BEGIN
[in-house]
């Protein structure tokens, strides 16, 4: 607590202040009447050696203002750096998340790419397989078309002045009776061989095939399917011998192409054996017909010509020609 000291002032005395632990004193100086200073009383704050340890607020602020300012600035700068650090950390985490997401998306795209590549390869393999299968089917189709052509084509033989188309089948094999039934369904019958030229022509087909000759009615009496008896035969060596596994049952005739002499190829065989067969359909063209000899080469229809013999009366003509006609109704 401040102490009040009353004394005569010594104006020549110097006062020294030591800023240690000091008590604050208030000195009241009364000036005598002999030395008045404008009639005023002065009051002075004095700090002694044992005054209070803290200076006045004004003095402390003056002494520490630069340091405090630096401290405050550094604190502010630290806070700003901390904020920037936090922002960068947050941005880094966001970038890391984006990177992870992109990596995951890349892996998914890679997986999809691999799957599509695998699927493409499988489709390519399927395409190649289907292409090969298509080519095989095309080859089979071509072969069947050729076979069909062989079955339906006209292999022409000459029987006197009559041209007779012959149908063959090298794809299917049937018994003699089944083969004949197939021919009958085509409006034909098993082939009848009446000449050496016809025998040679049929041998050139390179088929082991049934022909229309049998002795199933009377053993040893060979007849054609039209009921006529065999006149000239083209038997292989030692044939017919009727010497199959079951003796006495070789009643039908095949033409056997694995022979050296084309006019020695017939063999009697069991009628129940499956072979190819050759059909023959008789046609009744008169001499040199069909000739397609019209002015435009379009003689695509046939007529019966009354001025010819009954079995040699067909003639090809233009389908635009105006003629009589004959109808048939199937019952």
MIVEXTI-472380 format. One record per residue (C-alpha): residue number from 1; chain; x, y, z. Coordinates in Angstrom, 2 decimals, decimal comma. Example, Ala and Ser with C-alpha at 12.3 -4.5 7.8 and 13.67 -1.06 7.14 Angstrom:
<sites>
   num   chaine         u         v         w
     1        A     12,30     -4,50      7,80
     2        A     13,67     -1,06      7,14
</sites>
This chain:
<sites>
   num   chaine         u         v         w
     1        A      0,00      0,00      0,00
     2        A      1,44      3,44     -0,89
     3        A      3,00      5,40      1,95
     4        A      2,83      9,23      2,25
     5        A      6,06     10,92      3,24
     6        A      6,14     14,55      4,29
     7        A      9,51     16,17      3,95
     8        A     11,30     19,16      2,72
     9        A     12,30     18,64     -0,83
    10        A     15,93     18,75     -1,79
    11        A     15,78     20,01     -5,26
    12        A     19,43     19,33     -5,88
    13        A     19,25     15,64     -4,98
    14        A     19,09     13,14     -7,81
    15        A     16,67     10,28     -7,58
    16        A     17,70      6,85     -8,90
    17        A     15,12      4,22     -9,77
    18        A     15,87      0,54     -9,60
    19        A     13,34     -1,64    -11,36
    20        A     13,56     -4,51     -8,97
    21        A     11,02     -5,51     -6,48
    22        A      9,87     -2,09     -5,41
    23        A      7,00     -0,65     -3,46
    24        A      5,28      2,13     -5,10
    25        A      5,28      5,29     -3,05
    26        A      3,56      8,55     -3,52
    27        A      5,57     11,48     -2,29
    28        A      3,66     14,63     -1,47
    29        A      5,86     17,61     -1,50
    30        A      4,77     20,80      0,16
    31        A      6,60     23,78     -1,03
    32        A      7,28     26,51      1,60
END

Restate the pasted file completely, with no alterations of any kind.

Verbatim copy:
[in-house]
């Protein structure tokens, strides 16, 4: 607590202040009447050696203002750096998340790419397989078309002045009776061989095939399917011998192409054996017909010509020609 000291002032005395632990004193100086200073009383704050340890607020602020300012600035700068650090950390985490997401998306795209590549390869393999299968089917189709052509084509033989188309089948094999039934369904019958030229022509087909000759009615009496008896035969060596596994049952005739002499190829065989067969359909063209000899080469229809013999009366003509006609109704 401040102490009040009353004394005569010594104006020549110097006062020294030591800023240690000091008590604050208030000195009241009364000036005598002999030395008045404008009639005023002065009051002075004095700090002694044992005054209070803290200076006045004004003095402390003056002494520490630069340091405090630096401290405050550094604190502010630290806070700003901390904020920037936090922002960068947050941005880094966001970038890391984006990177992870992109990596995951890349892996998914890679997986999809691999799957599509695998699927493409499988489709390519399927395409190649289907292409090969298509080519095989095309080859089979071509072969069947050729076979069909062989079955339906006209292999022409000459029987006197009559041209007779012959149908063959090298794809299917049937018994003699089944083969004949197939021919009958085509409006034909098993082939009848009446000449050496016809025998040679049929041998050139390179088929082991049934022909229309049998002795199933009377053993040893060979007849054609039209009921006529065999006149000239083209038997292989030692044939017919009727010497199959079951003796006495070789009643039908095949033409056997694995022979050296084309006019020695017939063999009697069991009628129940499956072979190819050759059909023959008789046609009744008169001499040199069909000739397609019209002015435009379009003689695509046939007529019966009354001025010819009954079995040699067909003639090809233009389908635009105006003629009589004959109808048939199937019952």
MIVEXTI-472380 format. One record per residue (C-alpha): residue number from 1; chain; x, y, z. Coordinates in Angstrom, 2 decimals, decimal comma. Example, Ala and Ser with C-alpha at 12.3 -4.5 7.8 and 13.67 -1.06 7.14 Angstrom:
<sites>
   num   chaine         u         v         w
     1        A     12,30     -4,50      7,80
     2        A     13,67     -1,06      7,14
</sites>
This chain:
<sites>
   num   chaine         u         v         w
     1        A      0,00      0,00      0,00
     2        A      1,44      3,44     -0,89
     3        A      3,00      5,40      1,95
     4        A      2,83      9,23      2,25
     5        A      6,06     10,92      3,24
     6        A      6,14     14,55      4,29
     7        A      9,51     16,17      3,95
     8        A     11,30     19,16      2,72
     9        A     12,30     18,64     -0,83
    10        A     15,93     18,75     -1,79
    11        A     15,78     20,01     -5,26
    12        A     19,43     19,33     -5,88
    13        A     19,25     15,64     -4,98
    14        A     19,09     13,14     -7,81
    15        A     16,67     10,28     -7,58
    16        A     17,70      6,85     -8,90
    17        A     15,12      4,22     -9,77
    18        A     15,87      0,54     -9,60
    19        A     13,34     -1,64    -11,36
    20        A     13,56     -4,51     -8,97
    21        A     11,02     -5,51     -6,48
    22        A      9,87     -2,09     -5,41
    23        A      7,00     -0,65     -3,46
    24        A      5,28      2,13     -5,10
    25        A      5,28      5,29     -3,05
    26        A      3,56      8,55     -3,52
    27        A      5,57     11,48     -2,29
    28        A      3,66     14,63     -1,47
    29        A      5,86     17,61     -1,50
    30        A      4,77     20,80      0,16
    31        A      6,60     23,78     -1,03
    32        A      7,28     26,51      1,60